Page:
Hi. My name is Danielle, and I am a Speech Pathologist at Royal Far West.
I work remotely and am based in Broken Hill, Far Western NSW. I work in our Telecare for Kids program, providing services all over NSW to children with communication difficulties.
I have seen first hand how limited allied health services can be in rural and remote areas, so being able to provide a valuable and regular service to support children, families, schools and other clinicians is vital.
How long have you been with RFW, and what changes have you seen?
I have been working here for nearly two-and-a-half years − wow time really does fly when you are having fun! During this time I have seen the demand for Telecare grow as it becomes more widely accepted and supported. I have also observed schools wanting more support with literacy.
What led you to work at RFW?
I grew up in Nyngan, NSW, and was always aware of the amazing work of Royal Far West. I followed their work closely throughout university and my early career. RFW’s mission of getting services to kids who would otherwise not have the support they need in rural areas is also something that I have been very passionate about. When the opportunity arose for me to work remotely and remain in the bush, I was beyond thrilled.
Describe your typical day
A typical day involves Telecare sessions into schools right across NSW, from Cobar to Forbes to Narromine and beyond. I spend time preparing for these sessions. I work closely with the schools and parents to develop goals for the children to support them socially and with their learning. I spend time linking in with my team in Manly and other remote clinicians for supervision and other learning opportunities. The best descriptors of my day would be full and fun.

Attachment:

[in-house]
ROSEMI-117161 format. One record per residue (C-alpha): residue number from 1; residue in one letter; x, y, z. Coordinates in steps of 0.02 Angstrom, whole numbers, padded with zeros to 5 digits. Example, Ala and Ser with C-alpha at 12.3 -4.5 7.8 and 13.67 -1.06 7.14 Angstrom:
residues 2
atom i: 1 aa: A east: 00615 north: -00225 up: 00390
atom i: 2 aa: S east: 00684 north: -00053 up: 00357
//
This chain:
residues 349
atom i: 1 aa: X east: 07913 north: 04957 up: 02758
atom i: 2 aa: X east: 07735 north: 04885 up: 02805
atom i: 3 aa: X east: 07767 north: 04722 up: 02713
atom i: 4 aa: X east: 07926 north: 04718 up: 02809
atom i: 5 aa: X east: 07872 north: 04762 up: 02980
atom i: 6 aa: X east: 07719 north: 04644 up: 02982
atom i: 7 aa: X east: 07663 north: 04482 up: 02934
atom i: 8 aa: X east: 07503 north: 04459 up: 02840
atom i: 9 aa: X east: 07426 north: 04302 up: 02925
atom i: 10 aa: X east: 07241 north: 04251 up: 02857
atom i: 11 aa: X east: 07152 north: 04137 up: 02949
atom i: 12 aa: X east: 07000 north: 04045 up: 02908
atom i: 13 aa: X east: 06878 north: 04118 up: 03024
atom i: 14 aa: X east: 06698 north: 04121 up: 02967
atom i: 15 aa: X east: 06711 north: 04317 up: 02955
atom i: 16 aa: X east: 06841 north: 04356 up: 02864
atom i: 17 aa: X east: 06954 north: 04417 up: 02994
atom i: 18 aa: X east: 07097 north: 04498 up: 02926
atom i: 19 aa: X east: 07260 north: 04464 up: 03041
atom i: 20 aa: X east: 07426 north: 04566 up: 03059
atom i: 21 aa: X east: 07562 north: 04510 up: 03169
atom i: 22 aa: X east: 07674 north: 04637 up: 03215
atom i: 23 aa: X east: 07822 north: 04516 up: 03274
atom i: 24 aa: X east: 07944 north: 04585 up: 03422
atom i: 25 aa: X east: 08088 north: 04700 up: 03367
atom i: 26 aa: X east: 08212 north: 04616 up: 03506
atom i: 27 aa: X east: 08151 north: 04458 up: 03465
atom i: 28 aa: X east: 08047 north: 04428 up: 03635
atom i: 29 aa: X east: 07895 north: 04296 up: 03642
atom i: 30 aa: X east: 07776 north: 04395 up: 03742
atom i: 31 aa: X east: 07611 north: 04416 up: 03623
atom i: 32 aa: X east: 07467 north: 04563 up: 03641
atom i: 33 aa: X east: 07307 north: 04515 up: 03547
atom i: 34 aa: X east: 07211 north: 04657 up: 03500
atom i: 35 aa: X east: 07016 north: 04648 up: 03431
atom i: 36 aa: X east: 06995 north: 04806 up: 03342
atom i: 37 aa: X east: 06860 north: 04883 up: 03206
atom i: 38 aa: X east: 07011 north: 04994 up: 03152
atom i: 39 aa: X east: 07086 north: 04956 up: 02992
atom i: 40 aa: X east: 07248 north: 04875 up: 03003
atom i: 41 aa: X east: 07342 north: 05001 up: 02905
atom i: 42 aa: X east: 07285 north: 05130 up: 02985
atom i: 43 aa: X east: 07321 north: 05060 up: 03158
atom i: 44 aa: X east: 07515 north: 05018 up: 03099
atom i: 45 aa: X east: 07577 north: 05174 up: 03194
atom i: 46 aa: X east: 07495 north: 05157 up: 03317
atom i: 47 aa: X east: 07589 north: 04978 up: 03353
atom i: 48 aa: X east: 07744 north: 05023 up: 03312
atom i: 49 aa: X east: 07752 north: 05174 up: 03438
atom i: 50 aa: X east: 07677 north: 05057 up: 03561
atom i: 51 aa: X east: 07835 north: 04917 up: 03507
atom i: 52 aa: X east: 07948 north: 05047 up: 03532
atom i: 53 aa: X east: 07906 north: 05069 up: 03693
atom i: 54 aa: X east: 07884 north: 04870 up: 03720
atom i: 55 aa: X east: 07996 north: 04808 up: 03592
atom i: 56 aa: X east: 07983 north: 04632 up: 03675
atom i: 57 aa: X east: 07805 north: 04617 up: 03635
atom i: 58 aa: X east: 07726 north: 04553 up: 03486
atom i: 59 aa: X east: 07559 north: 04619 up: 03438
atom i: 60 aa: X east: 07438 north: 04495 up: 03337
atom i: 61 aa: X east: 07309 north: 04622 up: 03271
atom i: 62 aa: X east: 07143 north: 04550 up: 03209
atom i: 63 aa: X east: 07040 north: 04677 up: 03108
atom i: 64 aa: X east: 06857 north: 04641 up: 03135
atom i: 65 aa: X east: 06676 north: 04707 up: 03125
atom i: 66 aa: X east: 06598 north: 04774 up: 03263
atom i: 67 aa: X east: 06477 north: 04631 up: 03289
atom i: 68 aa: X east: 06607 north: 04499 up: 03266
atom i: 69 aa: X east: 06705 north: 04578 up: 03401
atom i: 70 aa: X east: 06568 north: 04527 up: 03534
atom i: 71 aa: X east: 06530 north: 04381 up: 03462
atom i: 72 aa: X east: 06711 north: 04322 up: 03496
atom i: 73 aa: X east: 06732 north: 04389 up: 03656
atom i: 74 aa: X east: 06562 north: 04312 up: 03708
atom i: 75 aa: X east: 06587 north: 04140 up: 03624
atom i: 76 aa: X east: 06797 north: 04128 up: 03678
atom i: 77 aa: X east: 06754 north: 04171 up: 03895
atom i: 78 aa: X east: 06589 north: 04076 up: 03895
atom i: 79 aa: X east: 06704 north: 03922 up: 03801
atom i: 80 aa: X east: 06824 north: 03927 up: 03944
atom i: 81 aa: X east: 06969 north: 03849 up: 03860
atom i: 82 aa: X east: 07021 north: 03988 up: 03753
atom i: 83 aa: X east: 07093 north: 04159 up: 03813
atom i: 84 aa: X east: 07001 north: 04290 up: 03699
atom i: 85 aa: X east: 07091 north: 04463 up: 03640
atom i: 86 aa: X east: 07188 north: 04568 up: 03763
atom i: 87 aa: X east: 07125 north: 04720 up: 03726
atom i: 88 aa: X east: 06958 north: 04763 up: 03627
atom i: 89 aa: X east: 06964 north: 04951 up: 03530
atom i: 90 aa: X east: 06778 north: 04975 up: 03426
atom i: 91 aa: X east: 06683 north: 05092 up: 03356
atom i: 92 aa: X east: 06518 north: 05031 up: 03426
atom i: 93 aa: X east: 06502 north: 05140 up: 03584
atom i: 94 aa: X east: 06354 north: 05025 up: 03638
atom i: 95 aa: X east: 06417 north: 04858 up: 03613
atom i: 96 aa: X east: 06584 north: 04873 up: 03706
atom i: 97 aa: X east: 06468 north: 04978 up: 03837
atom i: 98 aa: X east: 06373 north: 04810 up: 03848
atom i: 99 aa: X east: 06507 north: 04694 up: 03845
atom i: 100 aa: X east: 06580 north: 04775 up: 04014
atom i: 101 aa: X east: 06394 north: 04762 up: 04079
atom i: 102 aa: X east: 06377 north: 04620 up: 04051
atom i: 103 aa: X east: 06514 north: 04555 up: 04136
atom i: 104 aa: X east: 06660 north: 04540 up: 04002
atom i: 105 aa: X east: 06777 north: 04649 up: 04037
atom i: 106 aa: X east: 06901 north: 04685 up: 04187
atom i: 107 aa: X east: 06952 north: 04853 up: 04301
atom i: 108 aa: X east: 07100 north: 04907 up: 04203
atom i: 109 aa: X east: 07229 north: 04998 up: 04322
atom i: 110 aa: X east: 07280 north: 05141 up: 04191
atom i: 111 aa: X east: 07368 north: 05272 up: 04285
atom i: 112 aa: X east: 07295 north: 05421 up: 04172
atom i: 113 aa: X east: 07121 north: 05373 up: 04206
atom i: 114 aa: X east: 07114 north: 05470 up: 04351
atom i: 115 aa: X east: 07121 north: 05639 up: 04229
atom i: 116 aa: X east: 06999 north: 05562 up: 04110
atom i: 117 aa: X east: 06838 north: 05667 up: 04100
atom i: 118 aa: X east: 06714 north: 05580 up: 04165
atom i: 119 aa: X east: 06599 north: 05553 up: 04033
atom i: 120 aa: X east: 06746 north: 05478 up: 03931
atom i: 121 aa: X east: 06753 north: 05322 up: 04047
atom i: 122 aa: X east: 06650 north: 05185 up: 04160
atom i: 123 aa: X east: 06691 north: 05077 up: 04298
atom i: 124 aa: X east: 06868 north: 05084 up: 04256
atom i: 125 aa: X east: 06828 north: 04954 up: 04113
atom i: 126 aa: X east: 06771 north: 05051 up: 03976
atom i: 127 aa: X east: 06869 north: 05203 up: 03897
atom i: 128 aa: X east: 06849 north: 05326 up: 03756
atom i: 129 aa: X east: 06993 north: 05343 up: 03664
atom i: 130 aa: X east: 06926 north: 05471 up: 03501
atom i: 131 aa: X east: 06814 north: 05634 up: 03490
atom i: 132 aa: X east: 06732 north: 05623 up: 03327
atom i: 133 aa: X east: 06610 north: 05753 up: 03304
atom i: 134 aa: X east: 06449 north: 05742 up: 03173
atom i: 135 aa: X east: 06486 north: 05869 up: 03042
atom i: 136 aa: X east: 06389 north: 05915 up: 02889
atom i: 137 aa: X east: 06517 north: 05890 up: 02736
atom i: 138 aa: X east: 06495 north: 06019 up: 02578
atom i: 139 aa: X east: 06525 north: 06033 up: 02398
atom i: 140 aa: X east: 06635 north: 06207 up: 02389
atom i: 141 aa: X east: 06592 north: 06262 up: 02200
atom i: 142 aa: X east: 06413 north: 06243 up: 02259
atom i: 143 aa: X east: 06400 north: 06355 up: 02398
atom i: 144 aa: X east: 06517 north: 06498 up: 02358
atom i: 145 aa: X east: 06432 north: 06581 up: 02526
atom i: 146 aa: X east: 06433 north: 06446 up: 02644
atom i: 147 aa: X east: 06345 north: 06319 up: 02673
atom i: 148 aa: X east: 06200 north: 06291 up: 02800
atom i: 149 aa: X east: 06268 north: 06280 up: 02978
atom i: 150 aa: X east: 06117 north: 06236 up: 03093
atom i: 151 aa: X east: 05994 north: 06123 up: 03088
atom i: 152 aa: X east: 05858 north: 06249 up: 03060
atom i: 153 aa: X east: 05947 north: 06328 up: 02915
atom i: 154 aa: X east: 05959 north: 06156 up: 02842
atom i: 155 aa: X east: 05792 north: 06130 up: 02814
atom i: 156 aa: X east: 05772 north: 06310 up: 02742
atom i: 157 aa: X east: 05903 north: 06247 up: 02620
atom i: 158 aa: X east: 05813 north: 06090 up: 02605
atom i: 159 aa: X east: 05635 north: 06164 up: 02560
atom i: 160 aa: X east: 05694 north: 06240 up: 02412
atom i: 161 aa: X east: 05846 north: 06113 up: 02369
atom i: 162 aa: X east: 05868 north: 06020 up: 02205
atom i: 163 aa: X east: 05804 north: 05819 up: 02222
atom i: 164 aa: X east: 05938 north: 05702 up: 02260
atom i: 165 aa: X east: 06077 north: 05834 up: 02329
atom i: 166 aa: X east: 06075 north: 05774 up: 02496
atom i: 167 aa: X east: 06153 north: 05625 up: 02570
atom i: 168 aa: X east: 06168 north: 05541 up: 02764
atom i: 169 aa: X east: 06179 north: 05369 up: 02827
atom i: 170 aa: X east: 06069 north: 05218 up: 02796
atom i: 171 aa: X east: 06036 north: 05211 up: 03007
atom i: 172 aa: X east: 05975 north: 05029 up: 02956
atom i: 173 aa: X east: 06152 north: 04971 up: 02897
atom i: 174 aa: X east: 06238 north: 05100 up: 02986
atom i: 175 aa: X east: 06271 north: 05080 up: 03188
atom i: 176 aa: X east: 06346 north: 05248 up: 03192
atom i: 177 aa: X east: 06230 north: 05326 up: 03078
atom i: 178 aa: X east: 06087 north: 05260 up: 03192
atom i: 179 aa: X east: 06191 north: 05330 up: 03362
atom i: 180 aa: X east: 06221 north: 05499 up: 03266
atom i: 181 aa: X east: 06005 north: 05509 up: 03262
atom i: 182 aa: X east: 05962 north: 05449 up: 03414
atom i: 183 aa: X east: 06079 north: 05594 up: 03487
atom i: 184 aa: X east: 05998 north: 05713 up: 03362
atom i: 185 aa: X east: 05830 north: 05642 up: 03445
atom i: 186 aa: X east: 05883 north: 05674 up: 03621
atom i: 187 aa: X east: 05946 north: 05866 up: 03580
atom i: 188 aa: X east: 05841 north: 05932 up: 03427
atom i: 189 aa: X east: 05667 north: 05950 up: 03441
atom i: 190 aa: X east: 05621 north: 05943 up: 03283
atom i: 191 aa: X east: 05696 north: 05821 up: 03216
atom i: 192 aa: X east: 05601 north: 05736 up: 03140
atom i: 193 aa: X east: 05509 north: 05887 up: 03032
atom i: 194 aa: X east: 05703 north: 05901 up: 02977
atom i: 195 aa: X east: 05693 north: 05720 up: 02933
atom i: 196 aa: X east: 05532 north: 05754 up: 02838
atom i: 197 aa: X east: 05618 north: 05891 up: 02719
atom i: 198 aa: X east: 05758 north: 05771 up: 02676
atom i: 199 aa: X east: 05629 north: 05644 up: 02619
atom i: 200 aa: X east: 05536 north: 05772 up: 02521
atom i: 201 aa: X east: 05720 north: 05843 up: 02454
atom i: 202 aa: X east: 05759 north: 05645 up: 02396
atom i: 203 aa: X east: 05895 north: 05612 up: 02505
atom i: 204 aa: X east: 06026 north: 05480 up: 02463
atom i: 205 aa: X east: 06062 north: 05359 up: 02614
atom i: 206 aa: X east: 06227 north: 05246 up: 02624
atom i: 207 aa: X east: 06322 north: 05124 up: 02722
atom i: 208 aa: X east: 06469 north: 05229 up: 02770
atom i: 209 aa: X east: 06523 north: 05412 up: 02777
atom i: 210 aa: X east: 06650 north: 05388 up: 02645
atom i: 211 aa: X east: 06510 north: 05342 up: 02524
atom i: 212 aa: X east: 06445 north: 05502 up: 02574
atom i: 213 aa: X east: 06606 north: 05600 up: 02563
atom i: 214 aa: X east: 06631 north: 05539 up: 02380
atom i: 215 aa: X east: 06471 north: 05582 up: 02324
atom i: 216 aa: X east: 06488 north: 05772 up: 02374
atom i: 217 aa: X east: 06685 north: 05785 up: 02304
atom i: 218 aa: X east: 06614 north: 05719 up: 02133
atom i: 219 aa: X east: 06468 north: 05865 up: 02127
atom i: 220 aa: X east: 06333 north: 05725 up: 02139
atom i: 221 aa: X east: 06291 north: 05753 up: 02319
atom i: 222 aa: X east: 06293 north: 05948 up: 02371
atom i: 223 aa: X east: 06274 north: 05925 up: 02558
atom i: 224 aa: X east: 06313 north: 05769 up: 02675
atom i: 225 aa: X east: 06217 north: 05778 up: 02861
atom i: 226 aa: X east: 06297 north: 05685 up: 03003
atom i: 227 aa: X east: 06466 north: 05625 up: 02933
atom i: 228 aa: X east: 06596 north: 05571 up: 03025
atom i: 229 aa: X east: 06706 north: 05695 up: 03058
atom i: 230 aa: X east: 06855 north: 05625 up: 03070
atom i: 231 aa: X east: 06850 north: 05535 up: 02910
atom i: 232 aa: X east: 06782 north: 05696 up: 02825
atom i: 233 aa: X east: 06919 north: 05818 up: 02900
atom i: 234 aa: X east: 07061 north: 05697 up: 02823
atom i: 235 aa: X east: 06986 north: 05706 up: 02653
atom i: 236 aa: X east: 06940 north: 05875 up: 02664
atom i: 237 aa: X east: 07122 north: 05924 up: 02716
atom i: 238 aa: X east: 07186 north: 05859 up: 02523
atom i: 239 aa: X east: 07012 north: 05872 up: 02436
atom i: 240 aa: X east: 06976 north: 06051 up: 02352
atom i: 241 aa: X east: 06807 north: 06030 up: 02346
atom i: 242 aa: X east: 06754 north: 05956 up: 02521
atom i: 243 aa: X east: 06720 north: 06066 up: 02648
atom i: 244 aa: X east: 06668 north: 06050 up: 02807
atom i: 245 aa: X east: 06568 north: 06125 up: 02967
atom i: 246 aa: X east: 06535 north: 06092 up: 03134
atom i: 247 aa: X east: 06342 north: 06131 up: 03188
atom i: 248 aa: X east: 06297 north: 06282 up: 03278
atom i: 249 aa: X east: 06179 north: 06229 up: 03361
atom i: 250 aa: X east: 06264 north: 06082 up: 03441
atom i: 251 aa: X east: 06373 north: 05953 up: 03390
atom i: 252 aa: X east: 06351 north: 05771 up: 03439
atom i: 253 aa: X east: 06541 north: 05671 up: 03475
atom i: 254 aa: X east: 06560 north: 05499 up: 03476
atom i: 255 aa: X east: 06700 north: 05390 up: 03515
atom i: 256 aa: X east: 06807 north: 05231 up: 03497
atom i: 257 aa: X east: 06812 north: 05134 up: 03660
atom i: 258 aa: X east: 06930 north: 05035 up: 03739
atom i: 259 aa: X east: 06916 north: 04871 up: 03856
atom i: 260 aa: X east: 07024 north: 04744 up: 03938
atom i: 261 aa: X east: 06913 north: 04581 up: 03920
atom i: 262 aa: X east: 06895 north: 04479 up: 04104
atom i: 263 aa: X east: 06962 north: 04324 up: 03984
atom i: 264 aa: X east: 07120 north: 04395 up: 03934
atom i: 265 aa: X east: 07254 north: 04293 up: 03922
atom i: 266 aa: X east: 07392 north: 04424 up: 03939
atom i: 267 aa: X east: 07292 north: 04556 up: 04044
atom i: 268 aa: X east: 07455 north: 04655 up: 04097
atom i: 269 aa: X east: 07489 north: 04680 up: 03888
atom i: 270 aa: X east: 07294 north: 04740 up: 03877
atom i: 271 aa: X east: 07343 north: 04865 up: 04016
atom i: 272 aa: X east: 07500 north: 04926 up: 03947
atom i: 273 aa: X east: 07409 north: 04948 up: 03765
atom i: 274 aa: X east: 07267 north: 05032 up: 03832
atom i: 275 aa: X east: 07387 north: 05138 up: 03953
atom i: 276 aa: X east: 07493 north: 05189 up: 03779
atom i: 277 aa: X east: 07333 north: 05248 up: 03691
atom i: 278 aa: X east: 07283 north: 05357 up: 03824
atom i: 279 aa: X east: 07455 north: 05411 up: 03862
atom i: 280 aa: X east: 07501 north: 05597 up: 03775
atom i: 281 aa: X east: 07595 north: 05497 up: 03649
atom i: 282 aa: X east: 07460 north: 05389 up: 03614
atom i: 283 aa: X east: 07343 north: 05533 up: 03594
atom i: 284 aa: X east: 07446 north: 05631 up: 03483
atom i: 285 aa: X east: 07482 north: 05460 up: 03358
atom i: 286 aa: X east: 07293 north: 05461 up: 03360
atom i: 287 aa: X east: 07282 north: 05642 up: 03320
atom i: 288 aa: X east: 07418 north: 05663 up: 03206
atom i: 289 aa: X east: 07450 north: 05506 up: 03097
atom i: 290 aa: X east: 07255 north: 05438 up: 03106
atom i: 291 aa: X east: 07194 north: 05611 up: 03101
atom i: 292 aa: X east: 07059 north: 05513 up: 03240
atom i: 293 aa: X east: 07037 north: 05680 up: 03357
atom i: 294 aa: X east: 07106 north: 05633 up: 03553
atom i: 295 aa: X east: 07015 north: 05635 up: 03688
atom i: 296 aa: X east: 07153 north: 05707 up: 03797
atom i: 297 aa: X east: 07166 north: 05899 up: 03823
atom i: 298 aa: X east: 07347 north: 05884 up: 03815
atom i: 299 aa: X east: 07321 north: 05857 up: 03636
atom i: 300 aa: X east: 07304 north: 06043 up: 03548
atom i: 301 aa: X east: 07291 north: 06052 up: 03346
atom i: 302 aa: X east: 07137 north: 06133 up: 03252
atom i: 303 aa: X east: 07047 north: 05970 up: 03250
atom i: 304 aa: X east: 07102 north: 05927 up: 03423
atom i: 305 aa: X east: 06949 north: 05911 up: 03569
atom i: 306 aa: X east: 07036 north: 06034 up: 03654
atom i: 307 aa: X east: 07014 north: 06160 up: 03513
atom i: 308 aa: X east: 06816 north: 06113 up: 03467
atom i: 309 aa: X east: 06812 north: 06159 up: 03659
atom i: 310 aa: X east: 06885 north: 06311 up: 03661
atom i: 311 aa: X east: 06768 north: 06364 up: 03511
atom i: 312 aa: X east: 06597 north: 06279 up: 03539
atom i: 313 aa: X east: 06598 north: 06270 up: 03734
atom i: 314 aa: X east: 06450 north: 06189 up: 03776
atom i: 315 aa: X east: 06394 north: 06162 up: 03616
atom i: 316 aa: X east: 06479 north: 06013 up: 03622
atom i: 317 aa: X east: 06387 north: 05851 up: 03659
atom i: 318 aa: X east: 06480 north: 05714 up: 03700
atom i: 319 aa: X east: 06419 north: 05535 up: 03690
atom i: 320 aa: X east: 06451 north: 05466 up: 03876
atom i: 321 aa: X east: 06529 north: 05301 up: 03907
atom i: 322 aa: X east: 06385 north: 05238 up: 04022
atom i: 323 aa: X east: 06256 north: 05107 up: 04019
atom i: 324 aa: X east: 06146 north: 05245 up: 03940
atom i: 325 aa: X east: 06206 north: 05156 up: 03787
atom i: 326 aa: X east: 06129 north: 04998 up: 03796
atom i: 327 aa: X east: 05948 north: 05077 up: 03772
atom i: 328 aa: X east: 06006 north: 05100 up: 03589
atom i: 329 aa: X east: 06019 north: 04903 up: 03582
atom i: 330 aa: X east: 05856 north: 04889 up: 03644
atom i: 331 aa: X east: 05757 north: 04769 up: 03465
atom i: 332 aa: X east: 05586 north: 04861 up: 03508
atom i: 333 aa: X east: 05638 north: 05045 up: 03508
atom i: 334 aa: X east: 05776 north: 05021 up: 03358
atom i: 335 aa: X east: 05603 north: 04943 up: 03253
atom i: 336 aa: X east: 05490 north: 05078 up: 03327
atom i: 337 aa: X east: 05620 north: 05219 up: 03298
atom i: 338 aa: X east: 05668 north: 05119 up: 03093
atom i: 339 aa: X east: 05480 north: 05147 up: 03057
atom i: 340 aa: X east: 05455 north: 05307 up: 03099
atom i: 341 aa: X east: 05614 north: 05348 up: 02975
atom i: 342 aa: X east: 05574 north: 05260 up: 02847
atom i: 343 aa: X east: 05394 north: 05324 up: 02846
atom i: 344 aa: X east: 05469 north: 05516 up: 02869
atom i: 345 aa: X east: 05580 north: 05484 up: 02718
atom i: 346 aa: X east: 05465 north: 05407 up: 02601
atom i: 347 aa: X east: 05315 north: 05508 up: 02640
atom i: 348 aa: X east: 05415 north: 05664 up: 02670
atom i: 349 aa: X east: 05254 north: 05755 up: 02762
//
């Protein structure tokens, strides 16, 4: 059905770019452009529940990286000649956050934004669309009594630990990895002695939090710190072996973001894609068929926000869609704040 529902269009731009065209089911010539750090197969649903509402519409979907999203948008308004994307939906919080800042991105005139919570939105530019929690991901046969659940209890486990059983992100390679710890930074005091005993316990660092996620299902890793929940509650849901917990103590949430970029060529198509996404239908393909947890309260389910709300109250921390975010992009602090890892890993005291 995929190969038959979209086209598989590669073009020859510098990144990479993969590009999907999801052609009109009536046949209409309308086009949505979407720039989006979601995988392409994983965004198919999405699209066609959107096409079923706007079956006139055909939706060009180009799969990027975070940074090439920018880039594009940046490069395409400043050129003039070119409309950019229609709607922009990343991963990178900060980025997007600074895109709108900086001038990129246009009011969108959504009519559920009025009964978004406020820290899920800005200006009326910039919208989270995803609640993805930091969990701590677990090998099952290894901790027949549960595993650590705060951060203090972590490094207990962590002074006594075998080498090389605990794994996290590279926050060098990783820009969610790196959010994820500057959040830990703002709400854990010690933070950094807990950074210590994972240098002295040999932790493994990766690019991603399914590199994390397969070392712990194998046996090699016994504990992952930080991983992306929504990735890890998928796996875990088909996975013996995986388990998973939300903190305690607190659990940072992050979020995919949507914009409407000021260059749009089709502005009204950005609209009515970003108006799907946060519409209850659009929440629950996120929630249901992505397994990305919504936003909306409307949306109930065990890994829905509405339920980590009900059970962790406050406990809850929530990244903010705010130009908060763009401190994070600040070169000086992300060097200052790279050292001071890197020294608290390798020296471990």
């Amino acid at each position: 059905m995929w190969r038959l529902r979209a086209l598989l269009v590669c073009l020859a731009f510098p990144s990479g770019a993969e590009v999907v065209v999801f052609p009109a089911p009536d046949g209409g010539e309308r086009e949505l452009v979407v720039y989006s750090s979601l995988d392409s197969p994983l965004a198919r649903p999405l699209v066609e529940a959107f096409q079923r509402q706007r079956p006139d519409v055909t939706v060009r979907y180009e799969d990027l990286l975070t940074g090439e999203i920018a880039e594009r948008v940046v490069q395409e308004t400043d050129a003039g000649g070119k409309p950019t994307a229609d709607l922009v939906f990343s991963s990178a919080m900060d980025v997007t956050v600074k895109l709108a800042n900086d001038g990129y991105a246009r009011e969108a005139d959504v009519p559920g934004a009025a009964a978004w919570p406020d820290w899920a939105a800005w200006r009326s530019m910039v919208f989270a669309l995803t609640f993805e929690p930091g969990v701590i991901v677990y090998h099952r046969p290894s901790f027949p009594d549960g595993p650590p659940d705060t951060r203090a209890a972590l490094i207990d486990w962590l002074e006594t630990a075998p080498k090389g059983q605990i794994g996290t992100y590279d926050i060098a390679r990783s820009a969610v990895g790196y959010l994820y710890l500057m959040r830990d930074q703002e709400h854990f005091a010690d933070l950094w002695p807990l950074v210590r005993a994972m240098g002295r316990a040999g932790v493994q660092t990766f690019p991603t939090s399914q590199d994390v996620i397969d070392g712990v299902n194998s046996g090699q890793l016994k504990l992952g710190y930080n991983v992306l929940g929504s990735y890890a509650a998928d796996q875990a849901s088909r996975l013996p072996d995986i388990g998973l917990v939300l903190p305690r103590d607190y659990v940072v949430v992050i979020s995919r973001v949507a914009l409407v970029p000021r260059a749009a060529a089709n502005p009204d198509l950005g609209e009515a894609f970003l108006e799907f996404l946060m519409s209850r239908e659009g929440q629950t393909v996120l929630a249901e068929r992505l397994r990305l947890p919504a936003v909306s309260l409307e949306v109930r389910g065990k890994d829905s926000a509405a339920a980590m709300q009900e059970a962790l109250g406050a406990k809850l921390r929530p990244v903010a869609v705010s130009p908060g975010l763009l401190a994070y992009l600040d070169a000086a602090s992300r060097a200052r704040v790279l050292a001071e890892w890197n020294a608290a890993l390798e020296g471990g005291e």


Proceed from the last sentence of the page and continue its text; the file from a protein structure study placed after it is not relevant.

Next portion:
What’s the best thing about working with families from rural and remote Australia?
It is hugely rewarding. These children and families work so hard to achieve their goals and are so grateful for the services Royal Far West provides. There is never a dull moment and I love to know things like rainfall totals across the state or tracking a dust storm from Broken Hill, to Cobar, to Narromine to Manly!
What do you think makes RFW unique?
Royal Far West looks after its staff and ensures that we have the resources we need to complete our jobs. RFW is an innovative organisation always willing and wanting to try new things to reach more children who need us the most. The work is incredibly rewarding.
It can be easy to forget why you do what you do when the emails, paperwork and ‘To Do’ lists just keep growing. However, there are so many moments in this job when I reflect on my day and realise that I have the absolute privilege of having a positive impact on the lives of country kids, and I’m not sure if it could get any better than that!
Tell us about a family’s positive outcomes through working with RFW
I work with a young boy with a severe speech sound disorder. He can be understood by an unfamiliar listener about 10% of the time. This means that he has trouble chatting with his friends, telling his parents about his day and answering questions in the classroom. It impacts his social and learning opportunities significantly. He is a very determined boy and has a very supportive family and school helping him to complete his ongoing therapy.
I recently asked him if he is finding talking to his friends and family a little bit easier. With a huge smile he very proudly said, “yes, heaps easier and everyone can understand me better, even my Mum and friends have told me”. I had to pretend I had a bit of dust in my eye that day.
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